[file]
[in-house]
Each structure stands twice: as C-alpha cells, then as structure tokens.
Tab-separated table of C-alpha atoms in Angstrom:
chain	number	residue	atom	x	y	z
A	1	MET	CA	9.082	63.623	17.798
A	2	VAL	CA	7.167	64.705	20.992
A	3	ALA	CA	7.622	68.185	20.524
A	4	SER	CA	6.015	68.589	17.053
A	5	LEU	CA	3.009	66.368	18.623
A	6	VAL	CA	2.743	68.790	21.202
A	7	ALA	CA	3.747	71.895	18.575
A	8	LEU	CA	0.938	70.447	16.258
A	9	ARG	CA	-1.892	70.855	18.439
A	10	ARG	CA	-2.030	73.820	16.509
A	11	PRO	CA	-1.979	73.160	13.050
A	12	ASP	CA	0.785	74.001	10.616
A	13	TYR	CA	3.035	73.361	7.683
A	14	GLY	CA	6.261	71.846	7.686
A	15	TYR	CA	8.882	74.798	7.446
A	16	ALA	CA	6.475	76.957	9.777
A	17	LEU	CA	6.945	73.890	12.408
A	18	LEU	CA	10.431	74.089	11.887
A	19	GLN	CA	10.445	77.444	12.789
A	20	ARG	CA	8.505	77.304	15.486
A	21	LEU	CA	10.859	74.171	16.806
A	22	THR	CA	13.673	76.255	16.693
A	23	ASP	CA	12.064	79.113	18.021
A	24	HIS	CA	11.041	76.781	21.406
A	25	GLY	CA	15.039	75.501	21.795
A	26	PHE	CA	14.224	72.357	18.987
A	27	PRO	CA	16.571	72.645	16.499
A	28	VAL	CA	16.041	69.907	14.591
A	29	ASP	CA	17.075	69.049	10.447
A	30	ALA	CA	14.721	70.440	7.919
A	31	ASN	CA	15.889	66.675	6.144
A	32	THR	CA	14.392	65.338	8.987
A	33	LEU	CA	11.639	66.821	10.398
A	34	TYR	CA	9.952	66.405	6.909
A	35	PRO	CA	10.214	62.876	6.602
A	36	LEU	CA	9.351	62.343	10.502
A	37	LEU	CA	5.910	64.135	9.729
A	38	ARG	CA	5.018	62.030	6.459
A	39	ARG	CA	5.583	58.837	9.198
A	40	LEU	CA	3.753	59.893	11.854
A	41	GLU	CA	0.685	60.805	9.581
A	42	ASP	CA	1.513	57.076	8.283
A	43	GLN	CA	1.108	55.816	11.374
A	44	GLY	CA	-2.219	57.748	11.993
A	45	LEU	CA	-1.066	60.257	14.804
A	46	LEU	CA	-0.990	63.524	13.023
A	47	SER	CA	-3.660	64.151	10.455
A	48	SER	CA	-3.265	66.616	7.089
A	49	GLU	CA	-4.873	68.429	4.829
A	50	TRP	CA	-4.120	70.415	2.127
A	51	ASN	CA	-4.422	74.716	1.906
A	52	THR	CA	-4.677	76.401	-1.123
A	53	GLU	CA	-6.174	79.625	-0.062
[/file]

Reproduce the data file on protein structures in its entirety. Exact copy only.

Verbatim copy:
[in-house]
Each structure stands twice: as C-alpha cells, then as structure tokens.
Tab-separated table of C-alpha atoms in Angstrom:
chain	number	residue	atom	x	y	z
A	1	MET	CA	9.082	63.623	17.798
A	2	VAL	CA	7.167	64.705	20.992
A	3	ALA	CA	7.622	68.185	20.524
A	4	SER	CA	6.015	68.589	17.053
A	5	LEU	CA	3.009	66.368	18.623
A	6	VAL	CA	2.743	68.790	21.202
A	7	ALA	CA	3.747	71.895	18.575
A	8	LEU	CA	0.938	70.447	16.258
A	9	ARG	CA	-1.892	70.855	18.439
A	10	ARG	CA	-2.030	73.820	16.509
A	11	PRO	CA	-1.979	73.160	13.050
A	12	ASP	CA	0.785	74.001	10.616
A	13	TYR	CA	3.035	73.361	7.683
A	14	GLY	CA	6.261	71.846	7.686
A	15	TYR	CA	8.882	74.798	7.446
A	16	ALA	CA	6.475	76.957	9.777
A	17	LEU	CA	6.945	73.890	12.408
A	18	LEU	CA	10.431	74.089	11.887
A	19	GLN	CA	10.445	77.444	12.789
A	20	ARG	CA	8.505	77.304	15.486
A	21	LEU	CA	10.859	74.171	16.806
A	22	THR	CA	13.673	76.255	16.693
A	23	ASP	CA	12.064	79.113	18.021
A	24	HIS	CA	11.041	76.781	21.406
A	25	GLY	CA	15.039	75.501	21.795
A	26	PHE	CA	14.224	72.357	18.987
A	27	PRO	CA	16.571	72.645	16.499
A	28	VAL	CA	16.041	69.907	14.591
A	29	ASP	CA	17.075	69.049	10.447
A	30	ALA	CA	14.721	70.440	7.919
A	31	ASN	CA	15.889	66.675	6.144
A	32	THR	CA	14.392	65.338	8.987
A	33	LEU	CA	11.639	66.821	10.398
A	34	TYR	CA	9.952	66.405	6.909
A	35	PRO	CA	10.214	62.876	6.602
A	36	LEU	CA	9.351	62.343	10.502
A	37	LEU	CA	5.910	64.135	9.729
A	38	ARG	CA	5.018	62.030	6.459
A	39	ARG	CA	5.583	58.837	9.198
A	40	LEU	CA	3.753	59.893	11.854
A	41	GLU	CA	0.685	60.805	9.581
A	42	ASP	CA	1.513	57.076	8.283
A	43	GLN	CA	1.108	55.816	11.374
A	44	GLY	CA	-2.219	57.748	11.993
A	45	LEU	CA	-1.066	60.257	14.804
A	46	LEU	CA	-0.990	63.524	13.023
A	47	SER	CA	-3.660	64.151	10.455
A	48	SER	CA	-3.265	66.616	7.089
A	49	GLU	CA	-4.873	68.429	4.829
A	50	TRP	CA	-4.120	70.415	2.127
A	51	ASN	CA	-4.422	74.716	1.906
A	52	THR	CA	-4.677	76.401	-1.123
A	53	GLU	CA	-6.174	79.625	-0.062